Justice Is in the Doing
copyright © 2011, Robert J. Elder, Pastor
4th Sunday in Ordinary Time: January 30, 2011
For the Lord has a controversy with his people.
This is one of the all-time favorite passages from the prophets of the Old Testament, hands down. I’ve been asked to read it at countless funerals, at services of ordination, in the halls of government. Why do we like it so much? While it has the simple, straightforward appeal of a short moral exhortation, its implications are anything but short or simple. Today, I’d like to take time to consider the three imperatives of the Lord in the much-loved verse 8 of Micah’s words.
The prophet asks, “What does the Lord require of you...?” The answer sounds almost proverbial in our ears. But each word carries with it a lifetime of implications for us, and especially for our lives in the believing community.
When confronted with their own loveless relationship with God, and desiring to find a way to become close to God once again, the people asked if perhaps God would be pleased to have the best, the most valuable animals from their flocks sacrificed in the Temple instead of the runts they had been known to bring; or perhaps God would be pleased if they brought as an offering their year’s supply of oil, that precious commodity in the ancient world used for cooking, for lighting, even for grooming. Maybe if they brought a whole Jordan river full of oil...
No, there are three things the prophet said were required of us by God.
The Hebrew word translated as justice is mishpat.1 The command is not to love justice, to admire justice, to study justice, or even to seek it. The command seems simple and thoroughly straightforward. Do justice. Justice is not meant to be something people of God admire, it is meant to be something people of the covenant bother themselves to do, and that means doing even if the doing of it comes at great cost personally or to the community.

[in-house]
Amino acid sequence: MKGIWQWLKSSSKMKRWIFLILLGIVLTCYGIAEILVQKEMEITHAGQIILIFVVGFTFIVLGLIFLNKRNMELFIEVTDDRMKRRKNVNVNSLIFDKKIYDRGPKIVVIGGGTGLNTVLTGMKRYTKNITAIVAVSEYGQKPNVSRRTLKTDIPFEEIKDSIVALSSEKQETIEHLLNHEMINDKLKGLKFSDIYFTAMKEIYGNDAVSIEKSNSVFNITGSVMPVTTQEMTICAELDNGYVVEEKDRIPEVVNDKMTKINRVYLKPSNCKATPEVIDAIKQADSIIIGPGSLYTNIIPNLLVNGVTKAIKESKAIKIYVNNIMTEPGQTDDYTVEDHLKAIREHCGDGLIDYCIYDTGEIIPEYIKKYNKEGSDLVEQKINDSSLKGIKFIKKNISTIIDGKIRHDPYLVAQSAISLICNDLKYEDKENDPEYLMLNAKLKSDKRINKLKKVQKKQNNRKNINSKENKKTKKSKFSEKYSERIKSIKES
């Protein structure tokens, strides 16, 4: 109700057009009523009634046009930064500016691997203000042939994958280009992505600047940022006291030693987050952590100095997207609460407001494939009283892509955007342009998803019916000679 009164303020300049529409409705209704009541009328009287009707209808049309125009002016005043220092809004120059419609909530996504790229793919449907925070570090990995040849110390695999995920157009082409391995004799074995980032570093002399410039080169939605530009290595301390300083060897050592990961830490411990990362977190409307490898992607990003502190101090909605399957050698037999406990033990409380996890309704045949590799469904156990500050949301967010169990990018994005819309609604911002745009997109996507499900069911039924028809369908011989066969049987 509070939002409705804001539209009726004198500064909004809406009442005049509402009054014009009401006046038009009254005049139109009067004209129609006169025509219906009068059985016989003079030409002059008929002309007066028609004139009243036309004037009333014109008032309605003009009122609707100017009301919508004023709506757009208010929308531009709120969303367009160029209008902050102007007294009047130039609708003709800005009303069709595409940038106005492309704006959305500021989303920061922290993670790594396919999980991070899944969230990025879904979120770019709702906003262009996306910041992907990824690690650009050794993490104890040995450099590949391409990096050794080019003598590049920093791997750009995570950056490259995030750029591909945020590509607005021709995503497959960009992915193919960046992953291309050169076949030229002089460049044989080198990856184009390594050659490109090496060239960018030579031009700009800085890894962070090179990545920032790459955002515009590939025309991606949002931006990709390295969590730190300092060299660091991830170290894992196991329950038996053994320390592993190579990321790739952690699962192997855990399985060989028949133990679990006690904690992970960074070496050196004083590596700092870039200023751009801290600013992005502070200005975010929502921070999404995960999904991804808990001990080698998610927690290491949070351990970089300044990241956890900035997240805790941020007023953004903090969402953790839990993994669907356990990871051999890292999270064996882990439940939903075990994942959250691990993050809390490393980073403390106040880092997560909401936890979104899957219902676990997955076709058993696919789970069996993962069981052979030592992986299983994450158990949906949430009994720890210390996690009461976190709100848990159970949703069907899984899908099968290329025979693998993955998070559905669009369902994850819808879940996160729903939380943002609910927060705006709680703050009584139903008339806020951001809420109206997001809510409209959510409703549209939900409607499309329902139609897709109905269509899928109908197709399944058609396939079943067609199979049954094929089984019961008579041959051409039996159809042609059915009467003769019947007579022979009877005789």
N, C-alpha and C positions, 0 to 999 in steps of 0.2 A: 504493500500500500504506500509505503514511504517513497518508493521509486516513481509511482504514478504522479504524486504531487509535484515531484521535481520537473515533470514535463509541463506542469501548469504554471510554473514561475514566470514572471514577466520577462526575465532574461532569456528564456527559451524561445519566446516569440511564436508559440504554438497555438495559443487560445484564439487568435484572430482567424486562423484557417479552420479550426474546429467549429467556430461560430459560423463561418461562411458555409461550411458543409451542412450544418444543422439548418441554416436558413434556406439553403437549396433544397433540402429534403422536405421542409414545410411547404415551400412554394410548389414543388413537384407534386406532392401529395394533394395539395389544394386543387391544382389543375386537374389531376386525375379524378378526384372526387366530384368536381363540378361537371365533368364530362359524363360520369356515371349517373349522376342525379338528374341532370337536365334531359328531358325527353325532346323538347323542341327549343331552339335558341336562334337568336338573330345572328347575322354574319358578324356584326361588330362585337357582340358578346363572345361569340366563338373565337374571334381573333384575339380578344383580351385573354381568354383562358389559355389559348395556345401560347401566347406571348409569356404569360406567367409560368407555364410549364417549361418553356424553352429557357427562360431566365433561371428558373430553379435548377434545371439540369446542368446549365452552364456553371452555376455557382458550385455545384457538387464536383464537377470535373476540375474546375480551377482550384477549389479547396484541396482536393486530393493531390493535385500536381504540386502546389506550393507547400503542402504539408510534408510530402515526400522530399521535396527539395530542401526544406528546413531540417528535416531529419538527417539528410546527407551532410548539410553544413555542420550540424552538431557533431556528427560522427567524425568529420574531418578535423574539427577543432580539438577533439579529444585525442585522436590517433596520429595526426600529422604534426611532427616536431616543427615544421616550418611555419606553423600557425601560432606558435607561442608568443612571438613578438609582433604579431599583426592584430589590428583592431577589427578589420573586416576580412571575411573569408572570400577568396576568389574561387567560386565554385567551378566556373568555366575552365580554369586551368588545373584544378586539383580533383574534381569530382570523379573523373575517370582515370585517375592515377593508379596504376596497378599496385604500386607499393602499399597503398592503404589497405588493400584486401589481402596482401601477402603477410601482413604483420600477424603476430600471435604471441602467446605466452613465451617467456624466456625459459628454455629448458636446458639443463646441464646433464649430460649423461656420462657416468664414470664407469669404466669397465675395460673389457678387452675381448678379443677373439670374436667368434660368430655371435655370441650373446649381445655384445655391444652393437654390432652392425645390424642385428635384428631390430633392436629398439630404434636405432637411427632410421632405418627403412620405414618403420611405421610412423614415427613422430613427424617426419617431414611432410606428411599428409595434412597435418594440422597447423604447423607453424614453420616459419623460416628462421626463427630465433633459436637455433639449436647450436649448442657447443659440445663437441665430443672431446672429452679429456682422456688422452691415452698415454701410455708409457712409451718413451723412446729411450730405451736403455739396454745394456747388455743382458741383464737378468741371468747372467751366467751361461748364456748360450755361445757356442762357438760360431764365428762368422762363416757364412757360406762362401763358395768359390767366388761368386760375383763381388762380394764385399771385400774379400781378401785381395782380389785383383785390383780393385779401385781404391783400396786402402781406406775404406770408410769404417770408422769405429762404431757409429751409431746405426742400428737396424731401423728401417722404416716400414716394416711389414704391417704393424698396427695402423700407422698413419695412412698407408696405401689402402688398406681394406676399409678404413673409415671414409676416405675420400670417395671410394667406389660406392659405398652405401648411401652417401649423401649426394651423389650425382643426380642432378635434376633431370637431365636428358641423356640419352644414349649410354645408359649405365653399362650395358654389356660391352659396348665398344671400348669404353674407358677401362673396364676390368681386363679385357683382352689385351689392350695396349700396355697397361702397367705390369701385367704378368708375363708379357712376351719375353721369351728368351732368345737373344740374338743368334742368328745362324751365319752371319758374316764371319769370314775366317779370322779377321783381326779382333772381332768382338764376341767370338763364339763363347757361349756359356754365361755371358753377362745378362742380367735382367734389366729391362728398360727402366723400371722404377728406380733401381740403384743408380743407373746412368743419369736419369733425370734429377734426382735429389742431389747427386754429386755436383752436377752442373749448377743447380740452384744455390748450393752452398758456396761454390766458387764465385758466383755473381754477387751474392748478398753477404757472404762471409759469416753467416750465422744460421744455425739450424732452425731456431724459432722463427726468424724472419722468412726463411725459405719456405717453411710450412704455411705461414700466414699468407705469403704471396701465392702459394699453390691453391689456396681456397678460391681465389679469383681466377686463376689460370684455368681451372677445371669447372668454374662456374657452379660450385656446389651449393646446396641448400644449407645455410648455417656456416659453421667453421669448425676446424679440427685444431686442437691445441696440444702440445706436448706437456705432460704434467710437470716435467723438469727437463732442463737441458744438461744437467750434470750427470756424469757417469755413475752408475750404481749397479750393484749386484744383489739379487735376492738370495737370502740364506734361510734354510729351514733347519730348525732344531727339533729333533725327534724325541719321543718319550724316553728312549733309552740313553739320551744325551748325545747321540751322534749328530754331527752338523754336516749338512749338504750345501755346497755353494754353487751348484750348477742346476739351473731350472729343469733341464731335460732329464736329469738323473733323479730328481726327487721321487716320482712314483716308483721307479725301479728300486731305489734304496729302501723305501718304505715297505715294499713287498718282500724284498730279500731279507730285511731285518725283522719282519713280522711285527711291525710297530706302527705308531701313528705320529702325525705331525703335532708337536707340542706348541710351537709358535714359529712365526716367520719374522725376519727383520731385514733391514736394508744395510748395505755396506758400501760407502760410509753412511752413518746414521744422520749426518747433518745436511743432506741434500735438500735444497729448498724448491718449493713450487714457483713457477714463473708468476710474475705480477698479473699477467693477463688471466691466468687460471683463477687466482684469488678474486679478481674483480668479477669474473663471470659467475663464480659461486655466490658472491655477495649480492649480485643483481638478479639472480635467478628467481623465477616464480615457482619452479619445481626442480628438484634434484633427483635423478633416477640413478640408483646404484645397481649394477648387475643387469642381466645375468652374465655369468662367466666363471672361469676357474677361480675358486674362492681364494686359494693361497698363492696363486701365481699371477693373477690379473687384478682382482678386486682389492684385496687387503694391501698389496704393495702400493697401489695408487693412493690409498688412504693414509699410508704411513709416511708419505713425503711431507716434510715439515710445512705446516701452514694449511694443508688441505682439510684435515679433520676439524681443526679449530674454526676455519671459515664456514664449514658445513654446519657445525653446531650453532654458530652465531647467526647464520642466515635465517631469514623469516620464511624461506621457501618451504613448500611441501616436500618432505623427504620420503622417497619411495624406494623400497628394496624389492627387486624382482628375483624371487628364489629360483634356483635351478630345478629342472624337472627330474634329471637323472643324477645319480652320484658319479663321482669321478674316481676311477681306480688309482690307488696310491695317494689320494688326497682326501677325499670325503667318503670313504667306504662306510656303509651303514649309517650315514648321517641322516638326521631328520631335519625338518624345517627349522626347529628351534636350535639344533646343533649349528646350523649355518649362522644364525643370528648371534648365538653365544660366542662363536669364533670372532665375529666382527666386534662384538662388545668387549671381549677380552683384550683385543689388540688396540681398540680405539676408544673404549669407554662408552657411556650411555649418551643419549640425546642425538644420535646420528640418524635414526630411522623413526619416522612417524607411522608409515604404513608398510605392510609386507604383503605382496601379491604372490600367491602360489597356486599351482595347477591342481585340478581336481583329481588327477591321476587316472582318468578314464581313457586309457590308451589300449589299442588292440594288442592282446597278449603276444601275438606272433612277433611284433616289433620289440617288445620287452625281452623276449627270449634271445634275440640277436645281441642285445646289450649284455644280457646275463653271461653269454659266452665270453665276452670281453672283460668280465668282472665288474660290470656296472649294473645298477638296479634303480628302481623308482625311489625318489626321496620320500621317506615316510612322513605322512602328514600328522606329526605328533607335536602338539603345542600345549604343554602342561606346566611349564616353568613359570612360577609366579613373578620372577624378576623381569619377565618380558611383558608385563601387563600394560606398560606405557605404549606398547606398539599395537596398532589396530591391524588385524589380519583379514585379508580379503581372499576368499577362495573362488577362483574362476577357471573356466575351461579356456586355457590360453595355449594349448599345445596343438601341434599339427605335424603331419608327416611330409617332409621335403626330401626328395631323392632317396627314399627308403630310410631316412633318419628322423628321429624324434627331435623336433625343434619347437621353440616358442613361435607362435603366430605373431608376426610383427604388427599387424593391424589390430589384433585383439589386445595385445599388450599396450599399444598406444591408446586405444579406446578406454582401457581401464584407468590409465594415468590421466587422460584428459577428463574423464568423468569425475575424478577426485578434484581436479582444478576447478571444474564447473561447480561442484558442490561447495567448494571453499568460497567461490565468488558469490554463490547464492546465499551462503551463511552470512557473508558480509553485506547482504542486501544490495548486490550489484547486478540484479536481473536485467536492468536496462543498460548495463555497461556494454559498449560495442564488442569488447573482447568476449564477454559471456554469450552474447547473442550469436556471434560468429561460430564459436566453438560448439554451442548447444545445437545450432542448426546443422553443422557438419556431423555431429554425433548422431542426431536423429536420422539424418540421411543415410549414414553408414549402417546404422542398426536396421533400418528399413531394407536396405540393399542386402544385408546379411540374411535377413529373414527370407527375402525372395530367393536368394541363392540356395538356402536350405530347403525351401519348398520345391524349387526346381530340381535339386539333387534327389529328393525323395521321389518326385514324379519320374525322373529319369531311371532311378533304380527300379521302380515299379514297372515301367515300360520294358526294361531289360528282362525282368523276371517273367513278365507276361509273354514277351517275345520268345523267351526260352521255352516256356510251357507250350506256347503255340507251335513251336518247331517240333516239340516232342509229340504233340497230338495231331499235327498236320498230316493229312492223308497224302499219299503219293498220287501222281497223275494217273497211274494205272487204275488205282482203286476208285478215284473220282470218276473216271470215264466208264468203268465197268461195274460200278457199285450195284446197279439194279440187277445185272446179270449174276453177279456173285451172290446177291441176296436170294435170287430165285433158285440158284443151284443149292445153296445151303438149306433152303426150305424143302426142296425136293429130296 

It won’t do to be justice-wishers or justice-hopers or people who are only quick to complain when justice is lacking.
Many people in 19th century America realized that for Christians to do justice, rather than admire it, wish, or hope for it, or gripe about it, enslaved people in the United States needed to be freed. But even many supporters of emancipation, people who wanted to do justice, balked when they considered the cost. We may forget that an immense portion of the agrarian economy of the United States had come to depend on slavery. The economic cost of dismantling that system was going to be tremendous, perhaps even crippling for thousands and thousands of people. And the social cost of moving former slaves toward a culture of freedom and participation in democracy would be fraught with unimagined difficulties, as we have more than come to know in the last 149 years. So, faced with the need to do justice, the majority of people instead continued for decades to seek some alternative to the doing of it by admiring it, or pretending it already existed in places where masters were kind to their slaves and slaves loyal to their masters. Only a wrenching, bloody war seemed able to bring it to an end.
Justice among people is one of the deepest desires of God, and we disregard justice at our own peril, not only spiritually, but socially, politically, and economically. An economy, society, or government built on foundations of injustice will not continue to stand. It will sow within its body politic the seeds of its own destruction.
The Hebrew word translated as kindness is hesed. It is a very common and very important word in the Bible. The translation as kindness only gets at one aspect of its meaning. It is understood in other places as having to do with loyalty, faithfulness, and love itself. It is a word the Bible uses often to describe the very faithfulness of God, most frequently translated in regard to God as “steadfast love.” It is not sufficient to feel duty-bound to be kind. Kindness is an attribute worthy of our love because it describes the faithful, steadfast loving kindness of God toward us.